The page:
Ford 6.4L Powerstroke High Pressure Fuel Pump
Unlike the 7.3 and 6.0 Powerstroke engines, the 6.4L is a common rail diesel engine. Instead of controlling fuel delivery with pressurized oil, the engine uses a high-pressure fuel pump to create very high fuel pressure and store it in the two fuel rails that directly feed the injectors. The pump is capable of creating pressures in excess of 24,000 psi regardless of engine rpm.
High Pressure Pump
The high-pressure pump consists of the following:
- Internal transfer pump (ITP)
- Volume control valve (VCV)
- Pressure control valve (PCV)
- Three cylinders and pistons
Low Pressure Fuel
Low-pressure fuel (3-8 psi) from the Horizontal Fuel Conditioning Module (HFCM) enters the 4-micron secondary fuel filter that’s mounted atop the engine and beside the oil filter assembly. After passing through the secondary filter, the low-pressure fuel enters the mechanical High Pressure Fuel Pump (HPFP). Controlling the amount of fuel that is fed to the HPFP regulates the amount of pressure generated by it. Two solenoid valves are used to control the fuel pressure: the Volume Control Valve (VCV) and the Pressure Control Valve (PCV). Fuel not used for pressure generation is used for pump lubrication and then diverted to the fuel cooler through the return port.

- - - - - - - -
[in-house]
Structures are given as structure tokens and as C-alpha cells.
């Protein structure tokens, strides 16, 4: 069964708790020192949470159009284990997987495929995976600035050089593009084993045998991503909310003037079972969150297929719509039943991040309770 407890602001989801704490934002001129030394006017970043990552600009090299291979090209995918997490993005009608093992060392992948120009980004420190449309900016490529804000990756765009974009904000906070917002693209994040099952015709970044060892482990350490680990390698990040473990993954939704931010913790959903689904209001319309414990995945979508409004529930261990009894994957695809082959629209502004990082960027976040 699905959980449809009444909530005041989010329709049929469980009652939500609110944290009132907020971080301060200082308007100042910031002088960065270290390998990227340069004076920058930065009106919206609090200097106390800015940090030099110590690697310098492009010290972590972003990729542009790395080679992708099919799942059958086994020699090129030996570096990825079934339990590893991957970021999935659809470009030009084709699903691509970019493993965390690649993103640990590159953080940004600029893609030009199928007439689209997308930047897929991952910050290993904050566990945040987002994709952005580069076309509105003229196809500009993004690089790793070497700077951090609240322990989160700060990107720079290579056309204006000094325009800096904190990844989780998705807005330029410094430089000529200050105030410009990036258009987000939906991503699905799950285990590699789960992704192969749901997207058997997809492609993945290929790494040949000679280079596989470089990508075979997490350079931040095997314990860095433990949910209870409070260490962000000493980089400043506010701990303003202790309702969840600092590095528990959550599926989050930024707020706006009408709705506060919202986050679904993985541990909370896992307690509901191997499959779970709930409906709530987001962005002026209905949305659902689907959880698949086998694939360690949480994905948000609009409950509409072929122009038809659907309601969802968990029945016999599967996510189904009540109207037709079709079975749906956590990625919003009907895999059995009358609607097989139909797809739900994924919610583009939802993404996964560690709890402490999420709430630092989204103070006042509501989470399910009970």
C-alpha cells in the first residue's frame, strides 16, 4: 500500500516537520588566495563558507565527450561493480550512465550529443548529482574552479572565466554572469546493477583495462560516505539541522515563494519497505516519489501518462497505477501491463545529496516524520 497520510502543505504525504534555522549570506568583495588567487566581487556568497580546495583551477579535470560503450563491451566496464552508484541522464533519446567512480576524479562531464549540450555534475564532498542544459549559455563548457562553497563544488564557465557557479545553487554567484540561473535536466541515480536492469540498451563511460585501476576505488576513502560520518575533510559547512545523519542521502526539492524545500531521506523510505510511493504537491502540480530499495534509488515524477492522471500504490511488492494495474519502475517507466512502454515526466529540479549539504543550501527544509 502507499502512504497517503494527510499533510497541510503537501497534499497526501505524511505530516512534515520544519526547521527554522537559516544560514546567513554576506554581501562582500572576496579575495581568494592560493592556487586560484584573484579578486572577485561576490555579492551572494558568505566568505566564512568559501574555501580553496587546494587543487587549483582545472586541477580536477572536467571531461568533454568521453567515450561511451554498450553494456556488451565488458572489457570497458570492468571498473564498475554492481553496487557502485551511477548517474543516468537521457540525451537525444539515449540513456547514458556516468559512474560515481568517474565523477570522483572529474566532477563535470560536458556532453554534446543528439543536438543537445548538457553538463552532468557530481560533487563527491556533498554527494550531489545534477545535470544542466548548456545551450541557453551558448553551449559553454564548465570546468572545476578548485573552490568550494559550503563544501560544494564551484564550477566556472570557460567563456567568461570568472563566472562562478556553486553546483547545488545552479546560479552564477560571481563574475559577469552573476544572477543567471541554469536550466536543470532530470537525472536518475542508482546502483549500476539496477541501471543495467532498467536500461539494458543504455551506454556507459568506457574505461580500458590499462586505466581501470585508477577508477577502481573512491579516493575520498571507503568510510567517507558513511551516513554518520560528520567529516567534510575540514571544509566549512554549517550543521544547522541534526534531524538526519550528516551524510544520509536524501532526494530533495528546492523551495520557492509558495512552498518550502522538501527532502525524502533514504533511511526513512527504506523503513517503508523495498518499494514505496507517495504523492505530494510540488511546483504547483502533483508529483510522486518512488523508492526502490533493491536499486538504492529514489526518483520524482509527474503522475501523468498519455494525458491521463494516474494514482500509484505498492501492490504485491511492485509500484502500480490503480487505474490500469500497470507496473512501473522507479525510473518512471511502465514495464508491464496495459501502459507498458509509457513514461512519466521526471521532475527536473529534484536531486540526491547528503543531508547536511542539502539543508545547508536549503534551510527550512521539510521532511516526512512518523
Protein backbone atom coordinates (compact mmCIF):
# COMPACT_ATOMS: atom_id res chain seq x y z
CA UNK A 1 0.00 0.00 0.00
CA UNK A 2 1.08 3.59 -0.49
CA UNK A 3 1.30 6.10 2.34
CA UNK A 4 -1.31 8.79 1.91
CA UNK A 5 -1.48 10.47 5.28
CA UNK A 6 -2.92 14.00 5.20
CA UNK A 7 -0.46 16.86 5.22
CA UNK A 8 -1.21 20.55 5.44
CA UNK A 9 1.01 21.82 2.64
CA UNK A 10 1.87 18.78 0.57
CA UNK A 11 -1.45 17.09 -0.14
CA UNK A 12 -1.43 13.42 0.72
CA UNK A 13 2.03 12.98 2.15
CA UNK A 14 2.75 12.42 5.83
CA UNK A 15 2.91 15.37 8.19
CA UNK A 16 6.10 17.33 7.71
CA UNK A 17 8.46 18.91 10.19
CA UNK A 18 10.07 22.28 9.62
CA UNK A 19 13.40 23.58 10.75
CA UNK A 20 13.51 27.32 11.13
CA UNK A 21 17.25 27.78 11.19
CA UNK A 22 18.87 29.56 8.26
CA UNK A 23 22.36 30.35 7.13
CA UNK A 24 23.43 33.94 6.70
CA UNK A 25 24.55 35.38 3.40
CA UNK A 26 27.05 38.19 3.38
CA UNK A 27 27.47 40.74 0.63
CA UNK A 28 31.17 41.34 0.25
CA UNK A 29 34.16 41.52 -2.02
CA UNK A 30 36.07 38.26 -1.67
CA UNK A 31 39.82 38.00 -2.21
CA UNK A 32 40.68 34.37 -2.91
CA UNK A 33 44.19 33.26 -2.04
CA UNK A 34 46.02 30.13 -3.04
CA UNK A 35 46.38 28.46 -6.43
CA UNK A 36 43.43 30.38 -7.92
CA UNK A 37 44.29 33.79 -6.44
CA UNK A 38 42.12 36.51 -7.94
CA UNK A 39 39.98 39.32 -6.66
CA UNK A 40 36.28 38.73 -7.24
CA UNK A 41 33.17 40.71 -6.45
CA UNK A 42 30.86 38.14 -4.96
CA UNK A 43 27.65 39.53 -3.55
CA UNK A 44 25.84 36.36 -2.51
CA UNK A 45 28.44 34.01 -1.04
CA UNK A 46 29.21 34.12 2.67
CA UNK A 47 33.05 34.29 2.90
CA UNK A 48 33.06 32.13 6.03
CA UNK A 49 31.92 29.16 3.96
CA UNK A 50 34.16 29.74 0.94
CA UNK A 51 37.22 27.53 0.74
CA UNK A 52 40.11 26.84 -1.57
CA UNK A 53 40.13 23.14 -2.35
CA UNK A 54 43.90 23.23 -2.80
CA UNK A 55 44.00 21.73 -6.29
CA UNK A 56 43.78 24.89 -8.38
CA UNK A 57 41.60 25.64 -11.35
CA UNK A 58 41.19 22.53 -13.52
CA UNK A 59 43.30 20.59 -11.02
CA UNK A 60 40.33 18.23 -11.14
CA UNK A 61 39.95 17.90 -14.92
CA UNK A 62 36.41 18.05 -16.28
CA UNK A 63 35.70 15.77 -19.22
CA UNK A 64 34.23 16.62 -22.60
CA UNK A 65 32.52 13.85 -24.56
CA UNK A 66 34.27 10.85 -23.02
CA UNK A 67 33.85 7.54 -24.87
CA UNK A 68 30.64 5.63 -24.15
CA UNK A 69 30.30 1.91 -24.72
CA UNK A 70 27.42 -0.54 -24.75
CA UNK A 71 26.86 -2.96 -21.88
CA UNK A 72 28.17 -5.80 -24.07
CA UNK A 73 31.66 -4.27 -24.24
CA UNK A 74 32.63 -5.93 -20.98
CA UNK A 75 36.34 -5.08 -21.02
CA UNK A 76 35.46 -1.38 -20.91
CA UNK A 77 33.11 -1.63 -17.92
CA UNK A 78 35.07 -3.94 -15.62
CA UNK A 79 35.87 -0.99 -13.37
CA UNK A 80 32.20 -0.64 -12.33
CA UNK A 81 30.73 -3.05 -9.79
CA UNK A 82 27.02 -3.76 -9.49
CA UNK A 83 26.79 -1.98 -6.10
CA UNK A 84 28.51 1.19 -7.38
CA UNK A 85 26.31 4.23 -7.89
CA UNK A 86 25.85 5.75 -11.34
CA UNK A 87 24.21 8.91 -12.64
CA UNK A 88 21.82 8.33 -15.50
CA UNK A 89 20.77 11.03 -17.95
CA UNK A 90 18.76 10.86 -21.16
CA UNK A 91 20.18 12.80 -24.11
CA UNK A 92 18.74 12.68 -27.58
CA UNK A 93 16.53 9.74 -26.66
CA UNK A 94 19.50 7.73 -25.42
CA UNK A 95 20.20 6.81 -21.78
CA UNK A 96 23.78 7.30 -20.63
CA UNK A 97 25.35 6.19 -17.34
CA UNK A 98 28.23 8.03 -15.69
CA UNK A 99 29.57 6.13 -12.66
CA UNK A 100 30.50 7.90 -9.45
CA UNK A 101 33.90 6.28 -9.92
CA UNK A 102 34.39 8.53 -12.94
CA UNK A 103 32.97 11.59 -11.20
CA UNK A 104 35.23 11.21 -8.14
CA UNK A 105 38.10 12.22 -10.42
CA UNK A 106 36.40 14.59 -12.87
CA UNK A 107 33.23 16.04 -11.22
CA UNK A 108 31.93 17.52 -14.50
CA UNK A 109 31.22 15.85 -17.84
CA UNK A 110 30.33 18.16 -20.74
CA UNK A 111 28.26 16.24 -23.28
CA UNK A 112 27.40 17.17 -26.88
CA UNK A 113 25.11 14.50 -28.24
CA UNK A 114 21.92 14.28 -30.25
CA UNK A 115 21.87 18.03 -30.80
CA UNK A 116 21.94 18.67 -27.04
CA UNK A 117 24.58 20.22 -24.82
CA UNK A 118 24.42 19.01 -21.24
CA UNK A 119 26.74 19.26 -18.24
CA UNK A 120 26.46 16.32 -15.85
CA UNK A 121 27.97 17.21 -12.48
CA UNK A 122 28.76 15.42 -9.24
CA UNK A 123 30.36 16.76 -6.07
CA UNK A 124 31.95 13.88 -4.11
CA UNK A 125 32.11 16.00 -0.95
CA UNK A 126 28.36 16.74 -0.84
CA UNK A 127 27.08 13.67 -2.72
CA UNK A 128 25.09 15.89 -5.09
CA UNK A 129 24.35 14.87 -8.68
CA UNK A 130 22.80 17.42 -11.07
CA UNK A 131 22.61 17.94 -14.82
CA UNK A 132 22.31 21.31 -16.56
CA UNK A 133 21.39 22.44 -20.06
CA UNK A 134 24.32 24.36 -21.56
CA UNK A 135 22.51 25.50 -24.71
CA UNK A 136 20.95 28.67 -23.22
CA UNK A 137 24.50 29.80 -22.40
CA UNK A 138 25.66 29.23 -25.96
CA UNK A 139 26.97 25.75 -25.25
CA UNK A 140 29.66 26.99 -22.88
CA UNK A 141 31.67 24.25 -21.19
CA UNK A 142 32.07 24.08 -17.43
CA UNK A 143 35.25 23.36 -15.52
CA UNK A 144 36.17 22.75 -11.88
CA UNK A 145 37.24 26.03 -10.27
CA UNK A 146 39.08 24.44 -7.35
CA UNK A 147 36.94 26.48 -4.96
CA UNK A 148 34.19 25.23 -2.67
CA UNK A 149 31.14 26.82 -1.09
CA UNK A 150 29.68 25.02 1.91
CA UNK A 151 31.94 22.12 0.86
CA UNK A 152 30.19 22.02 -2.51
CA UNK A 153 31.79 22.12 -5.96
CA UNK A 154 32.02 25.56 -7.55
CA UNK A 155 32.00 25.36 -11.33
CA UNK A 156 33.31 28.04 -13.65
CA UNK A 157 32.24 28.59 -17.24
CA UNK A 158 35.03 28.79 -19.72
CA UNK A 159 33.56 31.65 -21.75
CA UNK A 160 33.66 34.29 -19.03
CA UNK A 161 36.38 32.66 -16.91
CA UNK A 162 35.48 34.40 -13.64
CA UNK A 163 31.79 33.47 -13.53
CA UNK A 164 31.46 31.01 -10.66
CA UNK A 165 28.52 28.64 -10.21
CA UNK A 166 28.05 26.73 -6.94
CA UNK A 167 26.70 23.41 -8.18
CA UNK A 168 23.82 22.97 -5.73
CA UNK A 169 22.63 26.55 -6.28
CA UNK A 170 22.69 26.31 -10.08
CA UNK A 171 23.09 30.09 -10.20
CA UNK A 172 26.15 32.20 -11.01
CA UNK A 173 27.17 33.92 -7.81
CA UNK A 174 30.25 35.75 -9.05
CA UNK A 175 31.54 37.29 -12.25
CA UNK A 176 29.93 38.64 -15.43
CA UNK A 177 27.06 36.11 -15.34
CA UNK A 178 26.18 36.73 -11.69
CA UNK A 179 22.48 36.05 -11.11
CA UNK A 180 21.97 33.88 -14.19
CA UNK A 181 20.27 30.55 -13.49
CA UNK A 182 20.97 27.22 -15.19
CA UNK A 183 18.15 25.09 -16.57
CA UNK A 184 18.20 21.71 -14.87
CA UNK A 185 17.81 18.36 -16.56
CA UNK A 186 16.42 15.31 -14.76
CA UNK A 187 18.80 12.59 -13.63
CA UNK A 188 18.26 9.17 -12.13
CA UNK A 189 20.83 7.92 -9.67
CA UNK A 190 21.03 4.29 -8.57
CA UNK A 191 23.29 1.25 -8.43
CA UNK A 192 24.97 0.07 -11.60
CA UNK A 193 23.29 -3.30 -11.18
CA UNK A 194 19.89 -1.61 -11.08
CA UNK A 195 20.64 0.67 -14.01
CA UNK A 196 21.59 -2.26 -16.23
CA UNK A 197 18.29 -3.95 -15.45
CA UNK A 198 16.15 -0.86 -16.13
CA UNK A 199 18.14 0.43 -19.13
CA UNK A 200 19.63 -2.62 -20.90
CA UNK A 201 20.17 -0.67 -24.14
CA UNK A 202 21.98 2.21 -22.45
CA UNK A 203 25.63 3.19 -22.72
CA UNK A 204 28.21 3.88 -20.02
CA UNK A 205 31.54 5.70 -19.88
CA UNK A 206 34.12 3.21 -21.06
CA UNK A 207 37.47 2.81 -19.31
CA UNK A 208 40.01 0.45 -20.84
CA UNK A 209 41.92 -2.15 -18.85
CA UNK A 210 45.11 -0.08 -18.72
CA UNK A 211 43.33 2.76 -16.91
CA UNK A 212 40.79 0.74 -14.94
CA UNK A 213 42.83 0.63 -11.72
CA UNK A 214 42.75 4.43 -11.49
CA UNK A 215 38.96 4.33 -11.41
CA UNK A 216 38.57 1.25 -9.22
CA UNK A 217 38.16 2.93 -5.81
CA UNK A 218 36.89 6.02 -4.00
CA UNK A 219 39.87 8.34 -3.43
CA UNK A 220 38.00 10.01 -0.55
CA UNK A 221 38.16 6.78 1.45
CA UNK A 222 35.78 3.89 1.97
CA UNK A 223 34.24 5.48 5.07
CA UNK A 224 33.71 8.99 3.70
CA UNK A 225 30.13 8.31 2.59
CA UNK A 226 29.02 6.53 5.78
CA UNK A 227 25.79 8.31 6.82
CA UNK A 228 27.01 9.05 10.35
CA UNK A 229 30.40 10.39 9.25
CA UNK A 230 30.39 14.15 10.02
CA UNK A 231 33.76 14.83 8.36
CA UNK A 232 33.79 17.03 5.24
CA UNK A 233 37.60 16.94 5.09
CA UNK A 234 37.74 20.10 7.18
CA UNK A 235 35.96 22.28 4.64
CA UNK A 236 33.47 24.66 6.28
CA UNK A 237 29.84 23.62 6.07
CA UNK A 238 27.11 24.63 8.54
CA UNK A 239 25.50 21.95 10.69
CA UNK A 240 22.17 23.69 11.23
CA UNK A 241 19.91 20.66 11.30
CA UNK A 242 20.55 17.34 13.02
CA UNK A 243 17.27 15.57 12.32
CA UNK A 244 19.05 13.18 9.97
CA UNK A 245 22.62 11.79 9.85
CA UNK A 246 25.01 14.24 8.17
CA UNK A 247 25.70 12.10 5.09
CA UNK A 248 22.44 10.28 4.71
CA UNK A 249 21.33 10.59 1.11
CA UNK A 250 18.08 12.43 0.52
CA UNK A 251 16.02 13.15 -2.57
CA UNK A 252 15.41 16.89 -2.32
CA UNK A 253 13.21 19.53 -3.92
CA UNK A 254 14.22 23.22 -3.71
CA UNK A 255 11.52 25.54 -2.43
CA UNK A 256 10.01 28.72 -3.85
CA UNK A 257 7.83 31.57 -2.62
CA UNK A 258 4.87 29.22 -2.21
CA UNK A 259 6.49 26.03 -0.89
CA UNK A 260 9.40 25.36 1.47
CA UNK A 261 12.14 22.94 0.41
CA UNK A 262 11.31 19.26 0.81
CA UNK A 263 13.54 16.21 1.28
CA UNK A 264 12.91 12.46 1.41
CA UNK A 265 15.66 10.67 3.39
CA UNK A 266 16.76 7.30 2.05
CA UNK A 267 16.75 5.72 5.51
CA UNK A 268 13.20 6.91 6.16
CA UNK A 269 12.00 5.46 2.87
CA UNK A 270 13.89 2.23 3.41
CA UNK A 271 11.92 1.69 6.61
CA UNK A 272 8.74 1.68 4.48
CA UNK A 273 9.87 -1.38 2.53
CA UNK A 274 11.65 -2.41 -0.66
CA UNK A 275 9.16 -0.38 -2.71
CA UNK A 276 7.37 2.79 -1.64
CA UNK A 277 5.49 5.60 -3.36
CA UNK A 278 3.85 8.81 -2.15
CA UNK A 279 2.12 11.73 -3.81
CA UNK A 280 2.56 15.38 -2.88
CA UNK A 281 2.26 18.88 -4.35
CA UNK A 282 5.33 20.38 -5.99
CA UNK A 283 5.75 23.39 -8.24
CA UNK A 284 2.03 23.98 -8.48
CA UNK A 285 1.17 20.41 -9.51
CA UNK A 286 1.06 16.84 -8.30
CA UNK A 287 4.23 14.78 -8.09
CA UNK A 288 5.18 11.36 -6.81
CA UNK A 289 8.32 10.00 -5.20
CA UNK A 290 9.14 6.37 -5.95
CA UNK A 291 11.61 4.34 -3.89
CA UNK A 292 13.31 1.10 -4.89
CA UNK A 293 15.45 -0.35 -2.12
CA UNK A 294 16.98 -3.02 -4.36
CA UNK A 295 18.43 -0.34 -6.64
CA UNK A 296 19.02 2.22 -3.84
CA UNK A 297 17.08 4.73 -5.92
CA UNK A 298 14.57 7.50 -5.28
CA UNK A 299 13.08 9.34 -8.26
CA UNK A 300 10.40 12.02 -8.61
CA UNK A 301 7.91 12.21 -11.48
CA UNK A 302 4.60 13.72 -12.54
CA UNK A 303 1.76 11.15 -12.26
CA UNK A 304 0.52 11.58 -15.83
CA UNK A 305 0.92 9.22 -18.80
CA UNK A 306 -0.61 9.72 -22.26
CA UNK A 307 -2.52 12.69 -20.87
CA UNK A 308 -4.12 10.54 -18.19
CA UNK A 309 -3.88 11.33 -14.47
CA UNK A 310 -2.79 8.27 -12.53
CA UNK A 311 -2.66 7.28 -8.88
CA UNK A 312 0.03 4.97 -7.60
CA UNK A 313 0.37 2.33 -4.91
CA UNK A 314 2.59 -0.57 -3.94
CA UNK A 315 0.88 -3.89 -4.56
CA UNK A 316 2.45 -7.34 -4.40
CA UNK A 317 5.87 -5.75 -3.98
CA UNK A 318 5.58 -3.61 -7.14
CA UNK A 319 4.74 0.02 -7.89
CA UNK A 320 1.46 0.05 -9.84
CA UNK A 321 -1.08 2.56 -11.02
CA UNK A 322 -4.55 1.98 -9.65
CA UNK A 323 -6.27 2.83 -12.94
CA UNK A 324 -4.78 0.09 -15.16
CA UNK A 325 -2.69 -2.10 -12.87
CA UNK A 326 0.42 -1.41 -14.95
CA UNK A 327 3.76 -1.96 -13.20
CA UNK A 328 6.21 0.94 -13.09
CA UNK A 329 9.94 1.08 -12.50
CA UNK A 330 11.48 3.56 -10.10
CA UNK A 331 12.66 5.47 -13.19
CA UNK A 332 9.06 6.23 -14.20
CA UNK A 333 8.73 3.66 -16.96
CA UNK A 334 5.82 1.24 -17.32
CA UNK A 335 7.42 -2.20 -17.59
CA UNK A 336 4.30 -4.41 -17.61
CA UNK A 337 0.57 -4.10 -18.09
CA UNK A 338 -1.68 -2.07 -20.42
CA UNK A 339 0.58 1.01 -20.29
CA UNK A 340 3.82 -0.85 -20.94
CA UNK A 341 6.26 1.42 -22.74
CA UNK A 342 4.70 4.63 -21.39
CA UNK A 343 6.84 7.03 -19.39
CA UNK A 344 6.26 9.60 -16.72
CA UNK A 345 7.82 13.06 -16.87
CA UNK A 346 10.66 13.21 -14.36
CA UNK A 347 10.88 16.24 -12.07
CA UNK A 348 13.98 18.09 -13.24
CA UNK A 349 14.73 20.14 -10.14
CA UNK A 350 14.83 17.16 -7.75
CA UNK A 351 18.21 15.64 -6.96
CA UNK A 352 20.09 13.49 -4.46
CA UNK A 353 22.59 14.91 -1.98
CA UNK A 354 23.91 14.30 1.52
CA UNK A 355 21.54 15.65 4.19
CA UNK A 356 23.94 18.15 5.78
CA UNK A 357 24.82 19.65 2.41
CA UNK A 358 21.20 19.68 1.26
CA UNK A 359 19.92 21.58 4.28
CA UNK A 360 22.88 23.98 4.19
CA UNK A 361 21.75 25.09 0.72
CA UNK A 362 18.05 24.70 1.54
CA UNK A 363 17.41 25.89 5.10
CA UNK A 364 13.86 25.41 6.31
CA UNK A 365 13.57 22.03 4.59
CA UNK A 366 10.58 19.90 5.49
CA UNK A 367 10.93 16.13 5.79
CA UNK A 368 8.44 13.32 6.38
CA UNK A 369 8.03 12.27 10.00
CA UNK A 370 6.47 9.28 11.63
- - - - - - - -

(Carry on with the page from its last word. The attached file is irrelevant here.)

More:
Normally, the VCV is a closed valve that controls the inlet side of the high-pressure pump. The PCM controls the VCV with a Pulse–Width Modulated signal. If the PCM is unable to energize the VCV, the pump will not be able to generate pressure. As a result, the engine will either not start or die while it is running.
In conjunction with a spring-loaded valve, the PCV is used on the outlet side of the high-pressure pump to modulate the generated pressure. The spring tension on the valve is very weak, and it alone cannot hold high enough pressure in the system to keep the engine running. The PCV is controlled by the PCM via a PWM signal, which aids or strengthens the valve to maintain system pressure at the PCM’s desired level. If the PCM cannot energize the PCV, the system will not be able to generate enough pressure to run the engine.
The highly pressurized fuel is routed to both banks using two high-pressure lines that connect to the cylinder heads. Under no circumstance should these lines be loosened when the engine is running. Serious bodily injury could result.
The injectors and fuel rails are located underneath the valve covers. A short NON REUSABLE transfer tube connects each injector to the fuel rail.
If you must remove or install the high-pressure lines from the pump to the cylinder heads, take special care to hold the pump fitting in place with a wrench while using another wrench on the line. Failure to do so can result in catastrophic damage to the pump.